9 Replies
                                      1. re: Robj

                                        Exactly - now please explain how to correctly sharpen a knife and using which tools. I have seen people sharpening one knife against another. I have seen those gadgets that you draw the knife through. I have heard they were not very good for the knife. You can also use a knife sharpener but you have to be careful not to sharpen 1 side. Any pointers would be greatly appreciated!

                                        1. re: Ballydugan

                                          Depends on what kind of knives you have and your personal standards for sharpness, ease of use, budgetary concerns, etc.

                                          Here is a basic comparison of different kinds of sharpening devices you can use as a reference:
                                          http://chowhound.chow.com/topics/7971...

                                          Though I've tried many setups, I personally sharpen using waterstones, and I could give you pointers if you're interested in learning that. Pull-through devices can vary quite a bit in price, effectiveness, and other factors, so whether it's 'not very good for the knife' depends on which device we're talking about, and also what kinds of knives you use. When you see people 'sharpen' one knife against the spine of another knife, they are usually using the second knife as a steel to realign a folded edge rather than sharpening (i.e. removing metal to form a new edge).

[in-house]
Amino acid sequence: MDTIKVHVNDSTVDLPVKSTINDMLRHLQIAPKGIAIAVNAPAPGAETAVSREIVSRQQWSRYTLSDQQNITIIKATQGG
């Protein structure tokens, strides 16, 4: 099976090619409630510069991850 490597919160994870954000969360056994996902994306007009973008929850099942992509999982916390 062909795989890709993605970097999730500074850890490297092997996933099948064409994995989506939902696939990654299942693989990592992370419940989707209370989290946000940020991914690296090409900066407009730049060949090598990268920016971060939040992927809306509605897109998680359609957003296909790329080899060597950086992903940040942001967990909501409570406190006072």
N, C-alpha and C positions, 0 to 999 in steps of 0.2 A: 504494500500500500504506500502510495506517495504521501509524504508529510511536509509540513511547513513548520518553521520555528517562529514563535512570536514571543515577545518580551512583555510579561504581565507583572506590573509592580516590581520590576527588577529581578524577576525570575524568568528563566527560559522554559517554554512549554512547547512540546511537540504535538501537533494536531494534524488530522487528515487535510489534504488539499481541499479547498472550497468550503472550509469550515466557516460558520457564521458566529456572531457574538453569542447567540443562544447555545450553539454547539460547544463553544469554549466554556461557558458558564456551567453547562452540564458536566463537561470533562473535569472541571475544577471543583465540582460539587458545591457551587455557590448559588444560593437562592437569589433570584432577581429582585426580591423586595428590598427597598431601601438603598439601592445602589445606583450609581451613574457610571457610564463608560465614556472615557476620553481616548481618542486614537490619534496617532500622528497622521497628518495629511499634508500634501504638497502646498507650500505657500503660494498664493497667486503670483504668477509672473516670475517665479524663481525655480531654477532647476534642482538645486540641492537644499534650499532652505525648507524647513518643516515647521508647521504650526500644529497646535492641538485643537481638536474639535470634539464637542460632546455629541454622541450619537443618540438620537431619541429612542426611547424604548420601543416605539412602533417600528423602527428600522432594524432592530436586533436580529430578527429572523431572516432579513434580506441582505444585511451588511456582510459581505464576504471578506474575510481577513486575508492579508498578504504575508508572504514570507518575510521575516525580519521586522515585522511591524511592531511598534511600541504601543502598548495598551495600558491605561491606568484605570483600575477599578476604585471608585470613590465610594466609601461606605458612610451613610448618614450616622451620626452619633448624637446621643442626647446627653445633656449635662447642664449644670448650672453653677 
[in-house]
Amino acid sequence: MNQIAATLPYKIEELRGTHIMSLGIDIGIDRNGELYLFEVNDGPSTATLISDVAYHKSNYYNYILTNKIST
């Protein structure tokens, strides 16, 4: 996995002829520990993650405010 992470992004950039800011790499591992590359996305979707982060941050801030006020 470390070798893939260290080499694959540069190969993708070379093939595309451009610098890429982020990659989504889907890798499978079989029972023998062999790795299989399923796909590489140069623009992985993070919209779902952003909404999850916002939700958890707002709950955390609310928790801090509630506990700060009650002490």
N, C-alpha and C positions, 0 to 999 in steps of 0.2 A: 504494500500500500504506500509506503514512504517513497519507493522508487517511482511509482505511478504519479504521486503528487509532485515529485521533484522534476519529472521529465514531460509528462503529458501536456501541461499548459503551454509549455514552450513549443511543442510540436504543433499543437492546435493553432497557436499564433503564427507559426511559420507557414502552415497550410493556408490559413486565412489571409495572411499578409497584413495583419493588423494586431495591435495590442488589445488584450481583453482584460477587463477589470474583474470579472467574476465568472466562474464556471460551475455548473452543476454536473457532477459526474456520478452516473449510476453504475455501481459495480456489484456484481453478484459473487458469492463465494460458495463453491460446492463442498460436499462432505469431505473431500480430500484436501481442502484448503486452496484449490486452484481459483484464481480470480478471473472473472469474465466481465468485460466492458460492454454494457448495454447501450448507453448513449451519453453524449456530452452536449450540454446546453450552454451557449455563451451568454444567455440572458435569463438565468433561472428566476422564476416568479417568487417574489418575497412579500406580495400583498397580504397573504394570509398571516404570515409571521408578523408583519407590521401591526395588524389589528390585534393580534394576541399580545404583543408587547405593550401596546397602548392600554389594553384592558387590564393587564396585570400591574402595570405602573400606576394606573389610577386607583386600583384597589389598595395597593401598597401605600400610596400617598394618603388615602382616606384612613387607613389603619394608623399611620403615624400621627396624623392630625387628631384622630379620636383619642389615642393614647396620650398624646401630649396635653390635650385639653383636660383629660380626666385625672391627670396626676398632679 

By the way, Robj is wrong about cutting boards. Glass and granite boards will definitely dull a knife much quicker than a wooden board (though cutting with a 'drawing' motion can compensate to some extent). Sharpen a few hundred knives for people who use different kinds of boards, and this conclusion becomes inescapable - and heck, I've seen sharp edges fail just about immediately when cutting on ceramic plates. He is right however that sharpening is very important and often overlooked.

                                        2. re: Robj

                                          <Boards don't make dull knives.>